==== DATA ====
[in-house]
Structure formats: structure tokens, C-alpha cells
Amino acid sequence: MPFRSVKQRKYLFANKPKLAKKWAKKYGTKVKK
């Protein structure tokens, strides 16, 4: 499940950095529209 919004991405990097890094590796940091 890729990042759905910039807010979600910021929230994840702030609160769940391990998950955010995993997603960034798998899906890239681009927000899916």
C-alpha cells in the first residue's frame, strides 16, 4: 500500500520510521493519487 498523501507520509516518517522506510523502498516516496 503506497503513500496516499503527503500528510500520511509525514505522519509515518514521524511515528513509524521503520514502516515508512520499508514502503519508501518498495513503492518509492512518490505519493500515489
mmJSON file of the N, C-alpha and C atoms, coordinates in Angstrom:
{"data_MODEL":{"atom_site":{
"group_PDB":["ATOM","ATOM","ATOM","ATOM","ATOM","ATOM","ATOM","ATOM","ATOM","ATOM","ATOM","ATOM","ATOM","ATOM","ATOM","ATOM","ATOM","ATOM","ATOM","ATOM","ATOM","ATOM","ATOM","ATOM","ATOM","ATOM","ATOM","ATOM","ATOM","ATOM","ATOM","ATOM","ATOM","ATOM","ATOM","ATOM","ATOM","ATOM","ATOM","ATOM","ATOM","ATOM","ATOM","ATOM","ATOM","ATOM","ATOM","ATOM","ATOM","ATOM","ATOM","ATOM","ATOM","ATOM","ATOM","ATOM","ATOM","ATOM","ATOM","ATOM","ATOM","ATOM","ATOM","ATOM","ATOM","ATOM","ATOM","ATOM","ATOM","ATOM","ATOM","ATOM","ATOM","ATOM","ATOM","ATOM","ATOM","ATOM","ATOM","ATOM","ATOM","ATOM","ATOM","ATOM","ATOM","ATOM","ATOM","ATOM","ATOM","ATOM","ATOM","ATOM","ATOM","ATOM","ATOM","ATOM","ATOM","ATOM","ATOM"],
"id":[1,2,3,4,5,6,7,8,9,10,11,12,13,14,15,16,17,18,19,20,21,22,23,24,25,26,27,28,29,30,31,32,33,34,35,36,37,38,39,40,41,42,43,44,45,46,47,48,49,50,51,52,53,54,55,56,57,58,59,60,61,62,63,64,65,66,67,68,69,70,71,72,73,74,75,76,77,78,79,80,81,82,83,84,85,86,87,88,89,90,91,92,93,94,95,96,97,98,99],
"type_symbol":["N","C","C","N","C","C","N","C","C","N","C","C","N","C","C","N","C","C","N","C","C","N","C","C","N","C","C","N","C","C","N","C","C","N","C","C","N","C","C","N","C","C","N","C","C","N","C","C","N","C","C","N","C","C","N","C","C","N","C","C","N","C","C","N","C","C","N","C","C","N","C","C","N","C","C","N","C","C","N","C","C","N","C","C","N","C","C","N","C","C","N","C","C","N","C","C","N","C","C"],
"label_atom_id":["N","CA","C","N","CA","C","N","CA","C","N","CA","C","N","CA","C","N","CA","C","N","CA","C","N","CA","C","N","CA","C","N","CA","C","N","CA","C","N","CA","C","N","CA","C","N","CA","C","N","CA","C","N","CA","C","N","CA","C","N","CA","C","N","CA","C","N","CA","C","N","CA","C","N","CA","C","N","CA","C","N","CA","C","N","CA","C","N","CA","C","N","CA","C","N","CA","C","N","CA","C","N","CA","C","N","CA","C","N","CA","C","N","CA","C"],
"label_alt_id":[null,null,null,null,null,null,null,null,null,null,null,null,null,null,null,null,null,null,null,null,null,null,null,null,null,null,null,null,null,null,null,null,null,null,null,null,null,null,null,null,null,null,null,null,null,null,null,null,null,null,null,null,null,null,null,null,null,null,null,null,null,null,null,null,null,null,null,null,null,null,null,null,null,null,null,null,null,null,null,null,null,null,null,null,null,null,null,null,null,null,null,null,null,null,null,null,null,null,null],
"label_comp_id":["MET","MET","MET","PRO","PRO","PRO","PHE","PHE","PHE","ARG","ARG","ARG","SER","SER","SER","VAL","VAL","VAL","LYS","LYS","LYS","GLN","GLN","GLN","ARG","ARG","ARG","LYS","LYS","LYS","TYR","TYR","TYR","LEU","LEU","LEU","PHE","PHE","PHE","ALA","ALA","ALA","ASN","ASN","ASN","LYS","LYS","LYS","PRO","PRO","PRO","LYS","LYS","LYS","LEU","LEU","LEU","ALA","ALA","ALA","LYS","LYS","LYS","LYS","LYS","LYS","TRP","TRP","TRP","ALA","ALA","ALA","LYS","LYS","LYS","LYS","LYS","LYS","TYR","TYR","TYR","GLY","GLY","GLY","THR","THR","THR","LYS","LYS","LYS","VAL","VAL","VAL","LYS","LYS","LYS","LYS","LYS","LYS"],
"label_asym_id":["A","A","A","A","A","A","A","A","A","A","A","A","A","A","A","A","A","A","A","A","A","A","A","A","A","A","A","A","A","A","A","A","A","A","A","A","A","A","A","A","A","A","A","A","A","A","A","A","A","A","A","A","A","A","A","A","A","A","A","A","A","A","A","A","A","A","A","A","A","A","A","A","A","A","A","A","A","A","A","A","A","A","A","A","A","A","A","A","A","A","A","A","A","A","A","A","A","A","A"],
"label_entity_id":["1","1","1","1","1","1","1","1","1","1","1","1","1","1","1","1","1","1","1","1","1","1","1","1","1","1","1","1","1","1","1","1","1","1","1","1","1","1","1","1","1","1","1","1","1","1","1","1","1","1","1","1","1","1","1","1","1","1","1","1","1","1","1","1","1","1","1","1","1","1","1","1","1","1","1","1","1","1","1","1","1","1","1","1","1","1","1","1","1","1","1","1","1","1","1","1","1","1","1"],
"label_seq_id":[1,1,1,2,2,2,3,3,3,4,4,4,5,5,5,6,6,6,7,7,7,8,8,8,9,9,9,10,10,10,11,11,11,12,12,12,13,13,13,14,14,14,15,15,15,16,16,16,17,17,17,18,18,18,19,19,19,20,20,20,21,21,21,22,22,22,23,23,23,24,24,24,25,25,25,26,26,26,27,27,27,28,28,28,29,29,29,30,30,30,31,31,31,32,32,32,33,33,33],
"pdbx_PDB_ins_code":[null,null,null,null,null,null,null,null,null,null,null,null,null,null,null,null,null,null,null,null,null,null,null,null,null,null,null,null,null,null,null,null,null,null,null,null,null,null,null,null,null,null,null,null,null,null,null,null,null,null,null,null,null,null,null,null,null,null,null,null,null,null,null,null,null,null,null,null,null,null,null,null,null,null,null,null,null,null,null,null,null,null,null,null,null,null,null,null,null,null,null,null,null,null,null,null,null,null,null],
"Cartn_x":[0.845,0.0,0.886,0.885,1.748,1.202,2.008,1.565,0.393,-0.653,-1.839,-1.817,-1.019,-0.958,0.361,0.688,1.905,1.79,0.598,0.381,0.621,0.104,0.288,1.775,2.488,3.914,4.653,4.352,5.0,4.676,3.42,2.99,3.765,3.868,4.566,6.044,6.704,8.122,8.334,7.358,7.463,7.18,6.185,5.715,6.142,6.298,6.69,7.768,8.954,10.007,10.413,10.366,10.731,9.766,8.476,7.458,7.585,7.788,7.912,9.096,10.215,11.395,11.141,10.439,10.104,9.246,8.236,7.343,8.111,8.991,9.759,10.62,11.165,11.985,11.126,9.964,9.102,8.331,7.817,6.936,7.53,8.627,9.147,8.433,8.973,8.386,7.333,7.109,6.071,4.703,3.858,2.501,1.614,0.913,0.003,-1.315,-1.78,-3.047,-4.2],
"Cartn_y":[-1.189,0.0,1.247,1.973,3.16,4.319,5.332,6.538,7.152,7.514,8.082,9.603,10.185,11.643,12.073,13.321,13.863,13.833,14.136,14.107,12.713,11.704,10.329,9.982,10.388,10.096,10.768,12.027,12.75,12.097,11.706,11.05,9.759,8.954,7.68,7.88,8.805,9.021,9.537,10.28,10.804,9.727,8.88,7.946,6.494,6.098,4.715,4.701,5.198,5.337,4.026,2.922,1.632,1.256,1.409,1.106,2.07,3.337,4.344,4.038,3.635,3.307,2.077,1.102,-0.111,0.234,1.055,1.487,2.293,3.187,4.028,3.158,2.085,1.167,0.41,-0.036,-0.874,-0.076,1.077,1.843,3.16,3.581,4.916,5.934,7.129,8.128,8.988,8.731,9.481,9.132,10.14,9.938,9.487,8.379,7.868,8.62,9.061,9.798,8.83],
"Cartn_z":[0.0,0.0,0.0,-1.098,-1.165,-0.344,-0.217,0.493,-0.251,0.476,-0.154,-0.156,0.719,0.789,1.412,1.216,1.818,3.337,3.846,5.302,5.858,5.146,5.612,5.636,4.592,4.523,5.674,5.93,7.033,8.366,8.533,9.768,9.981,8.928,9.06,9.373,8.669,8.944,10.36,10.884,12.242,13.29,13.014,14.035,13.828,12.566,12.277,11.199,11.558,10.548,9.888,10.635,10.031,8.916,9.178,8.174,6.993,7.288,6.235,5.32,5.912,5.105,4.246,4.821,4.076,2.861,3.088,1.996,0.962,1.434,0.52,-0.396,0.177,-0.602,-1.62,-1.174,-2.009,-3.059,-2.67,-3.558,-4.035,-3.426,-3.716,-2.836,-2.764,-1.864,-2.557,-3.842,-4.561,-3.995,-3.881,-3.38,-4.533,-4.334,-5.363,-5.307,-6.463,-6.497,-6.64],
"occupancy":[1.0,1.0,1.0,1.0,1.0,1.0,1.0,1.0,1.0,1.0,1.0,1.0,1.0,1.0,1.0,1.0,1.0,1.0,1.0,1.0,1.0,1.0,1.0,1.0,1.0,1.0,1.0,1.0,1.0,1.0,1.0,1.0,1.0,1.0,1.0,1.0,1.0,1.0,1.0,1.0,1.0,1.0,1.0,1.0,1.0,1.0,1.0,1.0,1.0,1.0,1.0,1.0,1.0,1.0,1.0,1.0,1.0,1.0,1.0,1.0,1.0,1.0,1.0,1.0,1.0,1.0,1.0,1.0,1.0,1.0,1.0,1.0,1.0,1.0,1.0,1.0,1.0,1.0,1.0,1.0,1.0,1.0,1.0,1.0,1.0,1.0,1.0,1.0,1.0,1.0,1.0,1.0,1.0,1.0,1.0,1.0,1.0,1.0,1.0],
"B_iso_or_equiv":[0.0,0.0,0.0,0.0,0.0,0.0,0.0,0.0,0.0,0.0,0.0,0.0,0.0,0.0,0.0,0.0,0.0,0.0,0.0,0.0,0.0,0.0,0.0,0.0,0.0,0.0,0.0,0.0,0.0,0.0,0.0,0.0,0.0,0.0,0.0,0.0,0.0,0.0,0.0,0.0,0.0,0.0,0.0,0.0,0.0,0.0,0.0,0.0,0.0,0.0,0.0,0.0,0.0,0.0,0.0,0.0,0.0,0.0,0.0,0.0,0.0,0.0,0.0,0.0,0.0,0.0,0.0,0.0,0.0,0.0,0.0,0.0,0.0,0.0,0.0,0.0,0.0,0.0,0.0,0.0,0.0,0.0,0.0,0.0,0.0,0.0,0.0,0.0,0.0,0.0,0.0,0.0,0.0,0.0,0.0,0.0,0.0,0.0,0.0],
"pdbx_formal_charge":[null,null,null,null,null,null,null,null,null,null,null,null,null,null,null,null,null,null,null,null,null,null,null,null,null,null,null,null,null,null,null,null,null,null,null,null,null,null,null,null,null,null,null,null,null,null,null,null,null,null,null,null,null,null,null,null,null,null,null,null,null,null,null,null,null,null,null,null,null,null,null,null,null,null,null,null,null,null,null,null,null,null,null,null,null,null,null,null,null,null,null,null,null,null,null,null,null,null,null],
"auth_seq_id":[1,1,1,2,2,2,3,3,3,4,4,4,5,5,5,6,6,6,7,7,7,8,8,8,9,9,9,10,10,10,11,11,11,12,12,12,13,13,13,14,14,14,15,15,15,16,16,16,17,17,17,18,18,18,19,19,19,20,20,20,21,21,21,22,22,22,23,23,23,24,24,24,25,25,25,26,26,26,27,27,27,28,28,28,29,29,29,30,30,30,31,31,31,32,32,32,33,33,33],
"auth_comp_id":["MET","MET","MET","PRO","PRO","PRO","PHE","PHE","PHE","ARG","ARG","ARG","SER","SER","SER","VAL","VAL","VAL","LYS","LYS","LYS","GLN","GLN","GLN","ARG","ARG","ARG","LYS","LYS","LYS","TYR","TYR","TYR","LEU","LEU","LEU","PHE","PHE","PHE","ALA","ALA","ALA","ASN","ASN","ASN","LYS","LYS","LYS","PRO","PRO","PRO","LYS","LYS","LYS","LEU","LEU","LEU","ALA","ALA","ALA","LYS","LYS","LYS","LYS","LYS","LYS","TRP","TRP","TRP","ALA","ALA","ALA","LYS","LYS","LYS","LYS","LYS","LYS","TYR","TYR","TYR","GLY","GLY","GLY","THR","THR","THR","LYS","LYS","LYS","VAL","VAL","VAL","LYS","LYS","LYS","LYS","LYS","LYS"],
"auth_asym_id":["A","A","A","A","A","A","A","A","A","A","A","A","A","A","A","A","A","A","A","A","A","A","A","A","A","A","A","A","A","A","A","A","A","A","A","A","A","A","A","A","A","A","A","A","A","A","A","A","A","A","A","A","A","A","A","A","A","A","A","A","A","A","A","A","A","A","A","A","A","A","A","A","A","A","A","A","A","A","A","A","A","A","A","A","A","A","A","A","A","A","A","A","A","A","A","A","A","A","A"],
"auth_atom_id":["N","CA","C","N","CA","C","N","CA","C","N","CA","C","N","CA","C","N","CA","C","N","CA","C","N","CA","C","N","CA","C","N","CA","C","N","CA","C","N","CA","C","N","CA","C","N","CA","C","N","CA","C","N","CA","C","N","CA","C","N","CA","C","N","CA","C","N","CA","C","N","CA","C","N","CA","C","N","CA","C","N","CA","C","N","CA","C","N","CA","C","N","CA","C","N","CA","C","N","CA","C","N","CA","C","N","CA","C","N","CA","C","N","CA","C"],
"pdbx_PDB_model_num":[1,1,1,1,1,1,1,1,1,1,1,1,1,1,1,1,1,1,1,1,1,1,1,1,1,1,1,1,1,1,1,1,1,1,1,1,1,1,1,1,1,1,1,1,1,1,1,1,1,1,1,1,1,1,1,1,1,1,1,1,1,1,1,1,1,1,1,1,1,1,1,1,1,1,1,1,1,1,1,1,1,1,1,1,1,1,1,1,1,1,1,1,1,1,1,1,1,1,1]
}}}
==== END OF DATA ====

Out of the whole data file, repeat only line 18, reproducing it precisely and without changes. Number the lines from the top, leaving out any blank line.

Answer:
"Cartn_x":[0.845,0.0,0.886,0.885,1.748,1.202,2.008,1.565,0.393,-0.653,-1.839,-1.817,-1.019,-0.958,0.361,0.688,1.905,1.79,0.598,0.381,0.621,0.104,0.288,1.775,2.488,3.914,4.653,4.352,5.0,4.676,3.42,2.99,3.765,3.868,4.566,6.044,6.704,8.122,8.334,7.358,7.463,7.18,6.185,5.715,6.142,6.298,6.69,7.768,8.954,10.007,10.413,10.366,10.731,9.766,8.476,7.458,7.585,7.788,7.912,9.096,10.215,11.395,11.141,10.439,10.104,9.246,8.236,7.343,8.111,8.991,9.759,10.62,11.165,11.985,11.126,9.964,9.102,8.331,7.817,6.936,7.53,8.627,9.147,8.433,8.973,8.386,7.333,7.109,6.071,4.703,3.858,2.501,1.614,0.913,0.003,-1.315,-1.78,-3.047,-4.2],